Inspiring Older Readers
The Uses of Literacy by Richard Hoggart
A recent article in The New Statesman reminded me that it was time to revisit some of Richard Hoggart’s 1957 classic, The Uses of Literacy. The date of publication is, of course, significant because it is the 60th anniversary this year – a celebration of which is the point of D.J. Taylor’s article. You maybe also noticed that I said it’s time to revisit some of the book and this is quite deliberate because, for me at least, some parts are infinitely stronger and more meaningful than others.
The Uses of Literacy was really the first book I read that explicitly addressed itself to a topic that would come to be a massively significant issue in my own life – the notion of a confused class identity. Hoggart seemed to speak convincingly and compellingly about the working class child who, through access to education, finds themselves ‘at the friction point’ of two cultures – not really any longer in sympathy with the working class from which (s)he comes but also not accepted or given permission to be part of the middle class. This idea that there are those who have been given access to education that has made them, in class terms, stateless and almost terminally anxious was an idea that felt very real to me for many years and seemed to describe my own situation.
He talks, quite emotionally and from personal experience, about the notion of shame – the way the educated working class feel ashamed of their family and their background and equally guilty at having that emotion in the first place. He understands the need to prove yourself in ways that those with a sense of class entitlement never worry about:
“ even though his family may push him very little, he will probably push himself harder than he should…He tends to over-stress the importance of examinations…He discovers a technique of apparent learning, of the acquiring of facts rather than the handling and use facts.”
It was only some years later that I was able to step back from Hoggart’s analysis to realise that he wasn’t describing me but, importantly, himself. One of Hoggart’s great gifts is to convince us that what he is describing is both universal and necessarily true and describes a generation of working class children educated under the auspices of a sytem like that created by the Butler Education Act of 1944. But, ultimately, of course this isn’t the case - he speaks only for himself and his circumstances.
In fact he wants to use this position of being both inside and outside the working class from which to launch an analysis of working class culture – much of which is colourful but which I have a problem with. The critical realisation for me was that, contrary to what Hoggart describes, education doesn’t lift you out of your class and it doesn’t deposit you in some uncomfortable nether world between two cultures – what it does is make you an educated member of the working class, which is a condition that gives you other issues to deal with but certainly doesn’t place you between classes. In this respect I now find the work of Raymond Williams and E.P.Thompson and their notion of ‘structures of feeling’ a far more compelling description of my class psyche.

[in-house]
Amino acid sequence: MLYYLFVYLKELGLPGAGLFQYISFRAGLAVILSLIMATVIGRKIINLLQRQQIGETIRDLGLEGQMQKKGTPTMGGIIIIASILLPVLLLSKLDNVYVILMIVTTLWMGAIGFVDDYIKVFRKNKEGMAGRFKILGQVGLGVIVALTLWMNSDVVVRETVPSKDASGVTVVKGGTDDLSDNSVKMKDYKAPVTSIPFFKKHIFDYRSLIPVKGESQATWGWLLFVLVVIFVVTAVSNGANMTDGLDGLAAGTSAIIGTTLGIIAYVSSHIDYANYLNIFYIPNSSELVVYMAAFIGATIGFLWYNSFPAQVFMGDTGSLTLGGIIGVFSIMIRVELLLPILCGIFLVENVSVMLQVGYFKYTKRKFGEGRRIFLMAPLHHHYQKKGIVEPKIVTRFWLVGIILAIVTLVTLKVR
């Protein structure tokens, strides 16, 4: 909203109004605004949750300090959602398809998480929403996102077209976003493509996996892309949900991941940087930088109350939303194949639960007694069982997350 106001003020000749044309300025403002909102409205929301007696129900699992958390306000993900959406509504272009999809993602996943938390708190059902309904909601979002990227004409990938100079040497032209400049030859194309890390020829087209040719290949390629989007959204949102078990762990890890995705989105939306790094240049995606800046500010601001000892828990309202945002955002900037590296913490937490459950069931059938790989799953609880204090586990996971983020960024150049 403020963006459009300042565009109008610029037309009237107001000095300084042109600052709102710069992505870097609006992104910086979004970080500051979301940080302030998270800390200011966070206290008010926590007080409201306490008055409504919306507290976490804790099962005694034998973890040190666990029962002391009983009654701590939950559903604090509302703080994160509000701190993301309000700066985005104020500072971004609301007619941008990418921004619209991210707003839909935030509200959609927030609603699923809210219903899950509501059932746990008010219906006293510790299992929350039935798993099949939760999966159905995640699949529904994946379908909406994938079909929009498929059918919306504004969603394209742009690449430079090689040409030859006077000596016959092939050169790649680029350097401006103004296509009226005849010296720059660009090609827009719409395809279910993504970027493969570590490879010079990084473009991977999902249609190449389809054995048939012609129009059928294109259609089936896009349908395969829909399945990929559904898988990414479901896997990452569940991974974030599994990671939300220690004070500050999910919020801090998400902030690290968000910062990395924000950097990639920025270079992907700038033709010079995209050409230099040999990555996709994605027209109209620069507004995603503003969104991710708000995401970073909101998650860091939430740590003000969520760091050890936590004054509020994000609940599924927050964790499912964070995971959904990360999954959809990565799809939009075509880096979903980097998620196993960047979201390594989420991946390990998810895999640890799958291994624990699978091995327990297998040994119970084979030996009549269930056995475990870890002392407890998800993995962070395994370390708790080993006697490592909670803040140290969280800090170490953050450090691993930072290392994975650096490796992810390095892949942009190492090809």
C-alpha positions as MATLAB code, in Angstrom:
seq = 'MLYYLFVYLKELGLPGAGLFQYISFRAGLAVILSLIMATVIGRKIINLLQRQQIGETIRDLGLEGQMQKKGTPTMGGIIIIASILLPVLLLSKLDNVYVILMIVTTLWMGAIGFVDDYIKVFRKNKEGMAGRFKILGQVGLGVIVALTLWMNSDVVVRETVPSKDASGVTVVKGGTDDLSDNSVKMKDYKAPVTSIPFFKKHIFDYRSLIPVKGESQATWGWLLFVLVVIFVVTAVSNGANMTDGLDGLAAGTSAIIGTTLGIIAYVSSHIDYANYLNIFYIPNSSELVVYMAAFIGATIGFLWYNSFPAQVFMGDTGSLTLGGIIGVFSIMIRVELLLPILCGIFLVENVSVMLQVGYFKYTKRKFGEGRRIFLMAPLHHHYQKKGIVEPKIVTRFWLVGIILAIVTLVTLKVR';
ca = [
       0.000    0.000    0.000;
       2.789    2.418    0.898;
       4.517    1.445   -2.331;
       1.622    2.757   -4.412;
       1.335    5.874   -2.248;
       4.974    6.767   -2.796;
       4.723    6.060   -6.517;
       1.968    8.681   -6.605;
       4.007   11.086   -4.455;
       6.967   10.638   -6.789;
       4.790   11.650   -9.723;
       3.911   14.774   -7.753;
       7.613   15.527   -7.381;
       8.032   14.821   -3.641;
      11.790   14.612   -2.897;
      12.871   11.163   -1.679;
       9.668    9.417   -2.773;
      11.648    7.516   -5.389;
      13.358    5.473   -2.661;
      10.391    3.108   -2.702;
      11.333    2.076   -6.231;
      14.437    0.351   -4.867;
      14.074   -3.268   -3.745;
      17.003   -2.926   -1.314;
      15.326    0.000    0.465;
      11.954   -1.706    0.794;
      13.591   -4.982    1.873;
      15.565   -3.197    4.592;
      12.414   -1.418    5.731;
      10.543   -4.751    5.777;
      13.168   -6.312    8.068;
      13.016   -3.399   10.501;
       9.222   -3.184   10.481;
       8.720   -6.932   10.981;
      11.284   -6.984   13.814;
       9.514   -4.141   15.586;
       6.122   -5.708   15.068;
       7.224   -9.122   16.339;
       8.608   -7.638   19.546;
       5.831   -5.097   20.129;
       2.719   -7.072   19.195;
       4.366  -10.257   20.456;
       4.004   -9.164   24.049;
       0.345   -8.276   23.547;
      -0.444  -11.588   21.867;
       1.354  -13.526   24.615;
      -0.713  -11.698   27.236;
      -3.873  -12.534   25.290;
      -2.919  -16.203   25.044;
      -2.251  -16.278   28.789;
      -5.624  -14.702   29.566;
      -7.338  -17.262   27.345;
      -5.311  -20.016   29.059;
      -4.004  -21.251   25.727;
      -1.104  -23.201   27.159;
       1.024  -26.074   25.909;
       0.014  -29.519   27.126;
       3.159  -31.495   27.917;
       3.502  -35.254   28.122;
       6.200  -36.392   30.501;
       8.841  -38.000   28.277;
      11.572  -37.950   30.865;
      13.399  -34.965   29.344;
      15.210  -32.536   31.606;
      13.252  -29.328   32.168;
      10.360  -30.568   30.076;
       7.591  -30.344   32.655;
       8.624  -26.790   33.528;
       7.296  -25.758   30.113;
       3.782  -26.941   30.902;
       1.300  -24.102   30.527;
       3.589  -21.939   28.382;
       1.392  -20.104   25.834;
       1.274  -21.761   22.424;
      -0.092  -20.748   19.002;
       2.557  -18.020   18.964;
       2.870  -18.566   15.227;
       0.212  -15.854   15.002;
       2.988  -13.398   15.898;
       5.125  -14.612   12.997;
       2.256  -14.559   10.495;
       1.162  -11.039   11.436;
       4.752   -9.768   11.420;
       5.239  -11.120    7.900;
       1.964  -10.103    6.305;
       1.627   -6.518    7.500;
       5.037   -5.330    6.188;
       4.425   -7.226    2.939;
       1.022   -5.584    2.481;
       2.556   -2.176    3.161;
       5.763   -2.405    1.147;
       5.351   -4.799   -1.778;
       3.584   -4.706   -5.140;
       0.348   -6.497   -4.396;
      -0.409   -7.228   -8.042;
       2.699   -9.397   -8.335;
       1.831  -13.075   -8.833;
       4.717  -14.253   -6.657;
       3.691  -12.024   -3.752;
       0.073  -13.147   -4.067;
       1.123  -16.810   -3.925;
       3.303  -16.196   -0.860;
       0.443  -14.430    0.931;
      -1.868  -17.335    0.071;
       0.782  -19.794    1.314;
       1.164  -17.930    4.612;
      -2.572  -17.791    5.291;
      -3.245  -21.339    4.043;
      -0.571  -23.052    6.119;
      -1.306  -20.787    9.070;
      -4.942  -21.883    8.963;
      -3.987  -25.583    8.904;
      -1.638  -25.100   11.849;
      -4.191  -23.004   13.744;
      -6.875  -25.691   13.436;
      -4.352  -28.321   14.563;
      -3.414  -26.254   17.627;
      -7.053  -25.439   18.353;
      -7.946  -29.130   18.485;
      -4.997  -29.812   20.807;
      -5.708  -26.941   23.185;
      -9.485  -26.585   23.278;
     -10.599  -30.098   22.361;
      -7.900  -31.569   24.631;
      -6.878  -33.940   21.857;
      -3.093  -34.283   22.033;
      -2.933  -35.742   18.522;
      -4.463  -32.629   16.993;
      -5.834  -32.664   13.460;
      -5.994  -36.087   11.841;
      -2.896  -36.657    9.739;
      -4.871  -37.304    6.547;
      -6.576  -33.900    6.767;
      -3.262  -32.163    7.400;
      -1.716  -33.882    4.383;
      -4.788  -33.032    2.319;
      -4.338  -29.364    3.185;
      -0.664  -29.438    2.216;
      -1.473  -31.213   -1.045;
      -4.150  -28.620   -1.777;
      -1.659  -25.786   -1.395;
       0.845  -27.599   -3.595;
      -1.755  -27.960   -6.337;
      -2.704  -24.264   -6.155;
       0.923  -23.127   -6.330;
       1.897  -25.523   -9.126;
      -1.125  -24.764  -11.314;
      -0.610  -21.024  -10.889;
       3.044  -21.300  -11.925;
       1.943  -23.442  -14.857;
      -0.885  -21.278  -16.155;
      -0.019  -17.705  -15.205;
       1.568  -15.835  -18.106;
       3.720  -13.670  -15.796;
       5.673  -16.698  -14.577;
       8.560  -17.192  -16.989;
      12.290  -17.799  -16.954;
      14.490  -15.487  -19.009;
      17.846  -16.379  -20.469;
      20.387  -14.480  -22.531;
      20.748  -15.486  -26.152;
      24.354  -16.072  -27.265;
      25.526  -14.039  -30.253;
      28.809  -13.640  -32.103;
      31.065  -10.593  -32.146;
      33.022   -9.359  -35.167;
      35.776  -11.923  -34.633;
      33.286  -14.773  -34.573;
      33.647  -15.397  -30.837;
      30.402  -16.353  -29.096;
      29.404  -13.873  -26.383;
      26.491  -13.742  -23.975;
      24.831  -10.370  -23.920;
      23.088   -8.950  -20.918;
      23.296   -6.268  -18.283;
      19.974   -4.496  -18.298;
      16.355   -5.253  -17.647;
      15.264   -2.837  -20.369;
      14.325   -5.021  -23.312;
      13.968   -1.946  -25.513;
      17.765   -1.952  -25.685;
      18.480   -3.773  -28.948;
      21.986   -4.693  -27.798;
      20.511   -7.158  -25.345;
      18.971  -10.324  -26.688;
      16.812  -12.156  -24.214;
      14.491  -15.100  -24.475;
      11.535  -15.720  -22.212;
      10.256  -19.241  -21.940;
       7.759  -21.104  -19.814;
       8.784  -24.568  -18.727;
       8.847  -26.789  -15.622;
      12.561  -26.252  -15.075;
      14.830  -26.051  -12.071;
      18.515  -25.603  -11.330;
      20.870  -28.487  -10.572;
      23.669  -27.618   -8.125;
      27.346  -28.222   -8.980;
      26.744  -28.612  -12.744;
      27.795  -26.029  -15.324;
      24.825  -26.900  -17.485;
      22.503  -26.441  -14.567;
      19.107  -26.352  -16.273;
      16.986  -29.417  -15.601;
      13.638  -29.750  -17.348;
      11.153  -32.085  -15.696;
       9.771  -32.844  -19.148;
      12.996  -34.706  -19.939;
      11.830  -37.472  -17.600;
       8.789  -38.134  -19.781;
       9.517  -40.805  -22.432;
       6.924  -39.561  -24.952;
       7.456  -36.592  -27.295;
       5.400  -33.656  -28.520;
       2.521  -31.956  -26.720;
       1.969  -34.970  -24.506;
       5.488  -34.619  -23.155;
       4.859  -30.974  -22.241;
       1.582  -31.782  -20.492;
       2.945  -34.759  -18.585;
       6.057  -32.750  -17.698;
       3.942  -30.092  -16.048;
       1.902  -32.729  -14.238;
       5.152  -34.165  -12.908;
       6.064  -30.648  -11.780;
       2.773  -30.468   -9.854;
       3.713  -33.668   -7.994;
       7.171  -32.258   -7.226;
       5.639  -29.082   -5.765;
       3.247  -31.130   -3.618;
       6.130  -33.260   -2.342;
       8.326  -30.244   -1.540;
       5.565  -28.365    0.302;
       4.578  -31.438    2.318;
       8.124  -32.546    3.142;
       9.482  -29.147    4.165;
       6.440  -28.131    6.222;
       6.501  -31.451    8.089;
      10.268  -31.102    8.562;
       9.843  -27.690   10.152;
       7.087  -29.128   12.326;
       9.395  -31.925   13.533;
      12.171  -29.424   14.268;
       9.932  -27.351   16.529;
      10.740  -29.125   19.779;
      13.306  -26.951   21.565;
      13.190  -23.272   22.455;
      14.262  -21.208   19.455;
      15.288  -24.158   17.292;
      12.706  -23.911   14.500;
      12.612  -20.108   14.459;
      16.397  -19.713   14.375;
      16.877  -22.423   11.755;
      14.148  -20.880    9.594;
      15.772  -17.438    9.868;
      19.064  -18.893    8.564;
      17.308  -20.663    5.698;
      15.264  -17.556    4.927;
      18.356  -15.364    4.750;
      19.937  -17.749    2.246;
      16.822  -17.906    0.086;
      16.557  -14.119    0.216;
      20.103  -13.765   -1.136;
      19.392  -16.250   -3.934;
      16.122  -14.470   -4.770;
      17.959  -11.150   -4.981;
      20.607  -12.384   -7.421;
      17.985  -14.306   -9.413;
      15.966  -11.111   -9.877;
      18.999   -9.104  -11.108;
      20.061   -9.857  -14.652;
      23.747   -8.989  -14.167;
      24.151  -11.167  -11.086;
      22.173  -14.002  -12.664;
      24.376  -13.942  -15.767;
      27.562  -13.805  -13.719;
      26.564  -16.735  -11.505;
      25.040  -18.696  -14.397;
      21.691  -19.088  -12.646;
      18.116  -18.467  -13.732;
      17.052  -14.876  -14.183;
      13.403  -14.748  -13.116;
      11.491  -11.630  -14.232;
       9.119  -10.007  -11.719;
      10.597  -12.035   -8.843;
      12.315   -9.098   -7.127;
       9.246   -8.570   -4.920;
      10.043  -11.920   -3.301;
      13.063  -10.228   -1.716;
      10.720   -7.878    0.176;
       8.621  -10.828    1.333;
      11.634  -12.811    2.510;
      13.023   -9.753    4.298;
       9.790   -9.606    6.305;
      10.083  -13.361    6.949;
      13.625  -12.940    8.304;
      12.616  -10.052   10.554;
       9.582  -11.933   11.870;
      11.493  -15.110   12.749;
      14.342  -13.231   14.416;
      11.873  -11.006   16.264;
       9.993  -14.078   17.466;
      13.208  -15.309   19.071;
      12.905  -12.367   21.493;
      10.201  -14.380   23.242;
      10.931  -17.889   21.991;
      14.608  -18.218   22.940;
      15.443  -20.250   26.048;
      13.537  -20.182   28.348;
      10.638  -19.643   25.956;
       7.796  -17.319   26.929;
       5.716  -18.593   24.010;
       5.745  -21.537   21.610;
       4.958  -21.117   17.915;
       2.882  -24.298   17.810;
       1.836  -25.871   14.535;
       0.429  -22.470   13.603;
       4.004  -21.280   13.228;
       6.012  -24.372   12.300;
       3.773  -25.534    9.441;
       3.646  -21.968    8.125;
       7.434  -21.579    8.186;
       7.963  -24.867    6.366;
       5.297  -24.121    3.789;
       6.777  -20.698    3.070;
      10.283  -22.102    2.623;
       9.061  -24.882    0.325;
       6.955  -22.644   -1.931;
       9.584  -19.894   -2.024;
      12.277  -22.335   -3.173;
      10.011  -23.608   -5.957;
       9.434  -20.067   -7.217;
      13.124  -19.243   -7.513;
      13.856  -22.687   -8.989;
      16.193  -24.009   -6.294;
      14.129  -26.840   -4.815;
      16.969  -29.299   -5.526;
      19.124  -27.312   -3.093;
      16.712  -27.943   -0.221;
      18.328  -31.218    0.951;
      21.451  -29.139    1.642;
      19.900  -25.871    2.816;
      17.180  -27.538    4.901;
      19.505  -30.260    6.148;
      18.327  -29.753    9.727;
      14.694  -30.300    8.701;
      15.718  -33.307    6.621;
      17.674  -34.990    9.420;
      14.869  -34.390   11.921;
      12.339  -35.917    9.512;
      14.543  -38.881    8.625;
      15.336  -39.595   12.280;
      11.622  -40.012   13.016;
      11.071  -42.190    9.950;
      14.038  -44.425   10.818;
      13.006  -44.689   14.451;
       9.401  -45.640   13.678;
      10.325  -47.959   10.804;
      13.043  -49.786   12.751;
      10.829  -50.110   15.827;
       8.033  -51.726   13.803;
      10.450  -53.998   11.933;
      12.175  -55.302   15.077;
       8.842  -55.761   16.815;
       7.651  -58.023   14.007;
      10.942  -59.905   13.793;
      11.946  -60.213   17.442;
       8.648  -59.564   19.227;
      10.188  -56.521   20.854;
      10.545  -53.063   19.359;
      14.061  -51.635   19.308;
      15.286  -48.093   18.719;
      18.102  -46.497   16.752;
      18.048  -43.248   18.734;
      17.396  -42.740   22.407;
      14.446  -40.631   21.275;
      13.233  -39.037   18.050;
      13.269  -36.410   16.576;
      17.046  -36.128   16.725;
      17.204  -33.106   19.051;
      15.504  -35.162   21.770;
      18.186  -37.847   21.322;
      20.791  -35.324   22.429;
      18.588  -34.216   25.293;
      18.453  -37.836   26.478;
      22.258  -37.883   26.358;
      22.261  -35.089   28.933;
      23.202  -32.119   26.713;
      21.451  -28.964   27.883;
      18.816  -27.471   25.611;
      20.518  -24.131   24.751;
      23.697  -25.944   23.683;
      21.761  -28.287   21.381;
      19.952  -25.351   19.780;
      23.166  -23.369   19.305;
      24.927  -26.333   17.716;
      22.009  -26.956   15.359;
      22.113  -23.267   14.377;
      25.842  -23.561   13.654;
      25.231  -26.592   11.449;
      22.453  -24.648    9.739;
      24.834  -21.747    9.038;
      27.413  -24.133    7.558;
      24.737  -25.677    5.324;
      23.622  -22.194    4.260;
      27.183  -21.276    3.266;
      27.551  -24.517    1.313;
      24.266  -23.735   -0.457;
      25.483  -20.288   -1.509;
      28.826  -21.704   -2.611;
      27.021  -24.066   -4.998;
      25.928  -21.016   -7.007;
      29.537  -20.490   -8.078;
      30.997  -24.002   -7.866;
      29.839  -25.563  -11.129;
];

It’s hard to read Hoggart now and not feel that there’s something obvious to say about him but which is not necessarily openly acknowledged – his desire to be accepted in the middle class. His assumption of the primacy of middle class culture seems undeniable and his scepticism of the value of working class culture makes me increasingly uncomfortable the further into the book you read. The gap between Hoggart and that bastion of cultural conservatism, Matthew Arnold, doesn’t seem too great a one to step across.
The second main theme in the book is Hoggart’s perspective on what he sees as the American-inspired media assault on all things authentic in working class culture. His thesis is that a pop culture from the States is the equivalent of an invasive weed or foreign pest in the garden – out to kill off its host and replace it with ersatz values and questionable content. For Hoggart all manifestations of popular culture are ipso facto bad and destructive and will lead the working class to their doom.
In fairness Hoggart is arguing for the working class to embrace the very best that culture has to offer and not the very worst. It is through culture that advancement and liberation from oppression lies – all well and good but just whose culture are we talking about and who ascribes it value?
Hoggart himself acknowledged later in his life that Uses was a ‘puritanical’ book and the world it tried to describe had gone for ever. And this is astute and true. Nonetheless, the book remains an essential read for anyone interested in the debates and discussions about social class – since its appearance it’s been a stepping off point for so many discussions and it will continue to serve that important function well into the future.